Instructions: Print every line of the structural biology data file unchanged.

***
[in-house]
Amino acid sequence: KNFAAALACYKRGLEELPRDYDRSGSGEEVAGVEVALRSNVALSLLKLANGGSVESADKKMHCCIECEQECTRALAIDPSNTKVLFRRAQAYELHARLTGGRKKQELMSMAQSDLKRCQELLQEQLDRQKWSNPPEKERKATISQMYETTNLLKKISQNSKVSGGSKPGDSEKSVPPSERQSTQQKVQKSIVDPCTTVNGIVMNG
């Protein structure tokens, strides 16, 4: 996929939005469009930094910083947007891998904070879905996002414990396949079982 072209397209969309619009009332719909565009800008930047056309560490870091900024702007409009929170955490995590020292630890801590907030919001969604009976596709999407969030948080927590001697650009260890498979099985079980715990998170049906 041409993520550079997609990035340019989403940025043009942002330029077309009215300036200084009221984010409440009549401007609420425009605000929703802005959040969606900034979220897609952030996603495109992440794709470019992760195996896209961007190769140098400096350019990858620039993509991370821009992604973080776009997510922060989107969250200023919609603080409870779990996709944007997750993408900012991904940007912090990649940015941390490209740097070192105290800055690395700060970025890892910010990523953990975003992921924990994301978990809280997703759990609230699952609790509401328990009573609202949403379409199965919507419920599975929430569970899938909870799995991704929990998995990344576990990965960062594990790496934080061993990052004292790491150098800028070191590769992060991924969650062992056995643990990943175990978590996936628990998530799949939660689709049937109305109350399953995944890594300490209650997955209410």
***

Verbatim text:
[in-house]
Amino acid sequence: KNFAAALACYKRGLEELPRDYDRSGSGEEVAGVEVALRSNVALSLLKLANGGSVESADKKMHCCIECEQECTRALAIDPSNTKVLFRRAQAYELHARLTGGRKKQELMSMAQSDLKRCQELLQEQLDRQKWSNPPEKERKATISQMYETTNLLKKISQNSKVSGGSKPGDSEKSVPPSERQSTQQKVQKSIVDPCTTVNGIVMNG
């Protein structure tokens, strides 16, 4: 996929939005469009930094910083947007891998904070879905996002414990396949079982 072209397209969309619009009332719909565009800008930047056309560490870091900024702007409009929170955490995590020292630890801590907030919001969604009976596709999407969030948080927590001697650009260890498979099985079980715990998170049906 041409993520550079997609990035340019989403940025043009942002330029077309009215300036200084009221984010409440009549401007609420425009605000929703802005959040969606900034979220897609952030996603495109992440794709470019992760195996896209961007190769140098400096350019990858620039993509991370821009992604973080776009997510922060989107969250200023919609603080409870779990996709944007997750993408900012991904940007912090990649940015941390490209740097070192105290800055690395700060970025890892910010990523953990975003992921924990994301978990809280997703759990609230699952609790509401328990009573609202949403379409199965919507419920599975929430569970899938909870799995991704929990998995990344576990990965960062594990790496934080061993990052004292790491150098800028070191590769992060991924969650062992056995643990990943175990978590996936628990998530799949939660689709049937109305109350399953995944890594300490209650997955209410």